Galatians 4. 4 – 7

Luke 2. 15 – 21

The Naming and Circumcision of Jesus

Fr Alex


I wonder what you think of your name.  It’s such an important part of who we are, isn’t it.  It’s the very first thing we reveal about ourselves when we meet a stranger – it’s the gateway to getting to know someone.

Natalie and I felt great responsibility in naming our children – choosing something that would be sweet as a little child, but also serve them throughout a hopefully long life.  Something modern celebrities in particular seem to fail at miserably, I have to say!

Names can conjure up great images and feelings.  Who can hear the name ‘Winston’ without thinking of Churchill, and all the sacrifice and striving of this nation through the Second World War.

On the other hand, the name ‘Hitler’ immediately brings to mind the darkness of what humans can do to one another.  And today, in our secular world, ‘Hitler’ has pretty much replaced ‘Satan’ as the expression of pure evil.  It’s a name to scare people with.

If you’ve read your Harry Potter, you’ll know that people struggle even to speak the name of the evil one, ‘Voldemort’ – they refer to him as ‘He who must not be named,’ or more snappily, ‘You know who’ – as if even speaking his name will bring something of his evil into yourself.  Other characters gasp and shudder when Harry speaks the name.

Names have power.  The name of God has been treated with such reverence over the millennia that no one’s actually sure how it’s supposed to be pronounced. 

The written Hebrew has no vowels; so we don’t know whether the name that God revealed in the burning bush in Exodus is said as ‘Yahweh,’ or ‘Jehovah’ – or indeed something completely different.

For the people of Israel, and for many Jewish people around the world today, God’s name is too holy to be spoken.  He is called ‘the Lord,’ or even simply ‘the Name.’

But at Christmas, God reveals his name again, and this time we are to speak it.  The child born in Bethlehem is named Jesus: ‘God saves.’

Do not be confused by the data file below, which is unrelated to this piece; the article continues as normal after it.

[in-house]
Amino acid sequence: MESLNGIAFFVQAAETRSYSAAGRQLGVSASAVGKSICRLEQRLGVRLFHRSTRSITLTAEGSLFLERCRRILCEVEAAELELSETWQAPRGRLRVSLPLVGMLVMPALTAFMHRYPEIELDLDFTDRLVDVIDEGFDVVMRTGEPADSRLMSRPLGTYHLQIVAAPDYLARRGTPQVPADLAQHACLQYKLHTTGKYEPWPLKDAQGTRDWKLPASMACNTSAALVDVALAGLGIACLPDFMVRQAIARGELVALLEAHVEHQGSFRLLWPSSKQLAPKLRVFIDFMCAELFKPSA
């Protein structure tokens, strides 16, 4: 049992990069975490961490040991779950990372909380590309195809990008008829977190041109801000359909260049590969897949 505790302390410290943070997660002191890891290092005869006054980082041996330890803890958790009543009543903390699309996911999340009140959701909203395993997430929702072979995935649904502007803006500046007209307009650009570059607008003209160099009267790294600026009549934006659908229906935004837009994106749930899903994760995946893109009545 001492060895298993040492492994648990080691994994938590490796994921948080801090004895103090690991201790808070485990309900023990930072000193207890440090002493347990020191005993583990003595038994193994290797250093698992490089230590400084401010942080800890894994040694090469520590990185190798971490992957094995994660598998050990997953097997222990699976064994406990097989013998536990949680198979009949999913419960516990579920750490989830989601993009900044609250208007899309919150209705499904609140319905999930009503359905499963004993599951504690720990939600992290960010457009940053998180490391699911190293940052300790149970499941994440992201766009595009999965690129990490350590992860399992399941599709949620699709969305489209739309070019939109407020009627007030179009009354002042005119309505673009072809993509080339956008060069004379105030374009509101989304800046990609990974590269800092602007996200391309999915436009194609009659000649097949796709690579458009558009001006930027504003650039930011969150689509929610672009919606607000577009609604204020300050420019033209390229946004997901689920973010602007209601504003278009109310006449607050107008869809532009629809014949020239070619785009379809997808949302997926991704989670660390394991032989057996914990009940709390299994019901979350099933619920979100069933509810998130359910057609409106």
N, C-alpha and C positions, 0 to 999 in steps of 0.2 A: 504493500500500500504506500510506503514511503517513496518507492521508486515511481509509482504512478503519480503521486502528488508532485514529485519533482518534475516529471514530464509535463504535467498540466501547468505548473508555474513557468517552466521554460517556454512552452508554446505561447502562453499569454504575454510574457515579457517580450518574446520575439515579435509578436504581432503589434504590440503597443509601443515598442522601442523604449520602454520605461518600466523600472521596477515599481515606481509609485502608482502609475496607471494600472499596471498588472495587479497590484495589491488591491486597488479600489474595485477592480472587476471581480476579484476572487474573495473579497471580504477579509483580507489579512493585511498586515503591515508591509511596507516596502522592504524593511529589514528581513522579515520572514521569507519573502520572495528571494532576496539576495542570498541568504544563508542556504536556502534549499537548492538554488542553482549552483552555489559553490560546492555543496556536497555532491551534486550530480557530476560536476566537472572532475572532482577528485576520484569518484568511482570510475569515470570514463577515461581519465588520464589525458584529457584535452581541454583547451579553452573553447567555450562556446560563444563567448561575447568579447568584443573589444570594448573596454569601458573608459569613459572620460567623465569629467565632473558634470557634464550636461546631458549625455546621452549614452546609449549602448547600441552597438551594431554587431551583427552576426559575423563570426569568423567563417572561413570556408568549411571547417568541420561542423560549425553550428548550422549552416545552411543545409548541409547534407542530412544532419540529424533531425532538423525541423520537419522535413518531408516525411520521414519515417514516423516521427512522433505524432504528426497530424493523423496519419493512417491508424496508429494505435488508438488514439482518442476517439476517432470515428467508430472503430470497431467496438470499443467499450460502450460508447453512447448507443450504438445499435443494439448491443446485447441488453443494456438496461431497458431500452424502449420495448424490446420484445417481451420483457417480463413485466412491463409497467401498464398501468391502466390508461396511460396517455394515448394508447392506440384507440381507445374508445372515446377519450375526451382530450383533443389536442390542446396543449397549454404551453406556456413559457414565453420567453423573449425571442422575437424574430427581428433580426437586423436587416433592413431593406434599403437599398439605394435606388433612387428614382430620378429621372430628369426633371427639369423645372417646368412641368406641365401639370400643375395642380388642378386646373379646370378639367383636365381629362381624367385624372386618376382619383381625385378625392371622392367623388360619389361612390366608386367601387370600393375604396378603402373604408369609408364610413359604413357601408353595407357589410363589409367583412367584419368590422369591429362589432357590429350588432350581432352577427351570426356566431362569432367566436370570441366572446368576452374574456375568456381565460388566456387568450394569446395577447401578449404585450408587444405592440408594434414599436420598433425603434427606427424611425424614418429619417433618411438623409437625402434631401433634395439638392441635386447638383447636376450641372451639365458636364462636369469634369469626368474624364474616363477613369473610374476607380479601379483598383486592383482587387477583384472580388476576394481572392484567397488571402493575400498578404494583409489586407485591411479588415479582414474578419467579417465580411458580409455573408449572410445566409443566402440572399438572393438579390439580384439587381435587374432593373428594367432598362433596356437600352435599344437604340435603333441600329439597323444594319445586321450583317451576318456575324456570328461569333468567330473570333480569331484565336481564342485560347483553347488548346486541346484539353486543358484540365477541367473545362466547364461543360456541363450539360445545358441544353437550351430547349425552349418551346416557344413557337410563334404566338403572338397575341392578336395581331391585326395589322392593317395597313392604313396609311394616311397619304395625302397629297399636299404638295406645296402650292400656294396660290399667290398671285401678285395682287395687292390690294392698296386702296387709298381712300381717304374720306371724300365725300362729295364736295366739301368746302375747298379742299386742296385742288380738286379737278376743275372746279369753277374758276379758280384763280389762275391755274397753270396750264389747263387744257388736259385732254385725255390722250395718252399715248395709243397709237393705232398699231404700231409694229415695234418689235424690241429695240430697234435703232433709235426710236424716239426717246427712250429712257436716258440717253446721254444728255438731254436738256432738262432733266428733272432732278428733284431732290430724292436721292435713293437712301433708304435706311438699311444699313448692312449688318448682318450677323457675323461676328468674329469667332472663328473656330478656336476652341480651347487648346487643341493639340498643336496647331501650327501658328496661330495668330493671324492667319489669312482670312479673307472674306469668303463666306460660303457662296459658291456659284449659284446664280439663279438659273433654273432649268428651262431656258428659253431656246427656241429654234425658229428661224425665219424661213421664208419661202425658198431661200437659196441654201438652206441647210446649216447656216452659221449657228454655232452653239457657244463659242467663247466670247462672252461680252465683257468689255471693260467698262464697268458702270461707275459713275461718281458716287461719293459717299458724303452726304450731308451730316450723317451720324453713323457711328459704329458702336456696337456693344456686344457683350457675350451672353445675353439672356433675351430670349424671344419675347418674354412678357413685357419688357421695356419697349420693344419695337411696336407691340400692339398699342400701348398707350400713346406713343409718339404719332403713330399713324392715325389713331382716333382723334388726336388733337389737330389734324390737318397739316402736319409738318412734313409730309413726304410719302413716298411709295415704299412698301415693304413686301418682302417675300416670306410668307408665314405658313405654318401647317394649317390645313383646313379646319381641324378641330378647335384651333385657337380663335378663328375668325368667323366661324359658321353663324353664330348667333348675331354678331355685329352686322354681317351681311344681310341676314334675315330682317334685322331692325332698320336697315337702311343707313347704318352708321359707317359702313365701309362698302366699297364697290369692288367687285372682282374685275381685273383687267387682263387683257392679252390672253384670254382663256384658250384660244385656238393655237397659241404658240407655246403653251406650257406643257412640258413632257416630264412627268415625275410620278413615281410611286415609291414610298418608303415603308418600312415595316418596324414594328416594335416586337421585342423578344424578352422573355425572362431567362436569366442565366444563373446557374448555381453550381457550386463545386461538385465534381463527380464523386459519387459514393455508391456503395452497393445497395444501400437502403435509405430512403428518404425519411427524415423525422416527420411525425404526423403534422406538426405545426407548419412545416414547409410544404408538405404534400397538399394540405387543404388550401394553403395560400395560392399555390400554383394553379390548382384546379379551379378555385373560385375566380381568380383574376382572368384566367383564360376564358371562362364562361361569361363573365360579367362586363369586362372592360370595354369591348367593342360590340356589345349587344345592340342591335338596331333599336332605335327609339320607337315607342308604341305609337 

At the beginning of time God created, and the first man, Adam, gave things a name.  Now at this moment of new creation, God gives his Son, the new Adam, the name that is above every name.  He is given a name so that we might know him: just as deeply as God knows each one of us.

He is born in a particular place, in a particular time; he is “born of a woman, born under the law.”  This is scandalous to many – the idea that God should make himself so knowable in this way.  That he should submit himself to the law by being circumcised – we might even feel a bit awkward talking about such things publicly in church on a Sunday morning!

But this is the heart of our faith.  That God can be known.  That he isn’t some unfathomable being floating far above sight or comprehension.  But that he lives with us, within us, in the mess and muck of human existence – just as real now as he was 2000 years ago.

And he makes himself known to us as our father.  As St Paul wrote to the Galatians, “When the fullness of time had come, God sent his Son, born of a woman, born under the law, in order to redeem those who were under the law, so that we might receive adoption as children.”

At our baptism we are given a name – by our parents, yes – but also by our heavenly Father, who knows us and names us as a precious child, and claims us for his own.

And because we are his children, we too are heirs to the promise of eternal life – given access to it through the work of this child of Bethlehem, our brother, Jesus: ‘God saves.’

Just yesterday Pope Benedict XVI died.  He had a particular devotion in his homilies and writings to the face and the name of Jesus.  He said this in a homily in 2010:

To give one’s name means to enter into relationship with another.  The revelation of the divine name, then, means that God … enters into the network of human relationships; that he comes out of himself and becomes one of us. …

This desire of God to be with his people comes to completion in the incarnation of the Son.  Here, what began at the burning bush is truly brought to completion: God, as a Man, is able to be called by us and he is close to us. … His love comes forth from himself and enters into our midst. …

At this hour joy and gratitude must fill us, because God has shown himself, because he, infinite and beyond the grasp of our reason, is the God who is close to us, who loves us, and whom we can know and love.

Let our resolution at the beginning of this new year be to rejoice in the name of Jesus.  To use it: to tell others that God saves; that he is close to us, and he is a God whom we can know and love. 

That all his promises are true, and there for the taking; if we claim the name that he has revealed to us at Christmas – the name by which we are saved.  Amen.